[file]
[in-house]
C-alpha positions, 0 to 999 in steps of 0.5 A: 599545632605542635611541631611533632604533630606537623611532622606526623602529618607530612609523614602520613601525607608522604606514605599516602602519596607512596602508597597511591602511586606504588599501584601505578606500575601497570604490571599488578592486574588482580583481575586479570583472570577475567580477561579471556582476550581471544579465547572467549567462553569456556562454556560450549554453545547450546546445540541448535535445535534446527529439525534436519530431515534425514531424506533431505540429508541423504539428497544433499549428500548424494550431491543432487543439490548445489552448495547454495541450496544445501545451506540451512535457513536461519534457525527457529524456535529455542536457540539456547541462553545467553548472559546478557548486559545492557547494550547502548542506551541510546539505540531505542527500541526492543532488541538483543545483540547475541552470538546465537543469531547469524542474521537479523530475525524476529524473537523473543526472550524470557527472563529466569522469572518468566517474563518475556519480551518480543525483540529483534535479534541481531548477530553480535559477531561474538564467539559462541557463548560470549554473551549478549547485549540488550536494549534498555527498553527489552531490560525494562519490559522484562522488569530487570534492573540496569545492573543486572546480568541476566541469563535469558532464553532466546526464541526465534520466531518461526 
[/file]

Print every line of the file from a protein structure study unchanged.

[in-house]
C-alpha positions, 0 to 999 in steps of 0.5 A: 599545632605542635611541631611533632604533630606537623611532622606526623602529618607530612609523614602520613601525607608522604606514605599516602602519596607512596602508597597511591602511586606504588599501584601505578606500575601497570604490571599488578592486574588482580583481575586479570583472570577475567580477561579471556582476550581471544579465547572467549567462553569456556562454556560450549554453545547450546546445540541448535535445535534446527529439525534436519530431515534425514531424506533431505540429508541423504539428497544433499549428500548424494550431491543432487543439490548445489552448495547454495541450496544445501545451506540451512535457513536461519534457525527457529524456535529455542536457540539456547541462553545467553548472559546478557548486559545492557547494550547502548542506551541510546539505540531505542527500541526492543532488541538483543545483540547475541552470538546465537543469531547469524542474521537479523530475525524476529524473537523473543526472550524470557527472563529466569522469572518468566517474563518475556519480551518480543525483540529483534535479534541481531548477530553480535559477531561474538564467539559462541557463548560470549554473551549478549547485549540488550536494549534498555527498553527489552531490560525494562519490559522484562522488569530487570534492573540496569545492573543486572546480568541476566541469563535469558532464553532466546526464541526465534520466531518461526 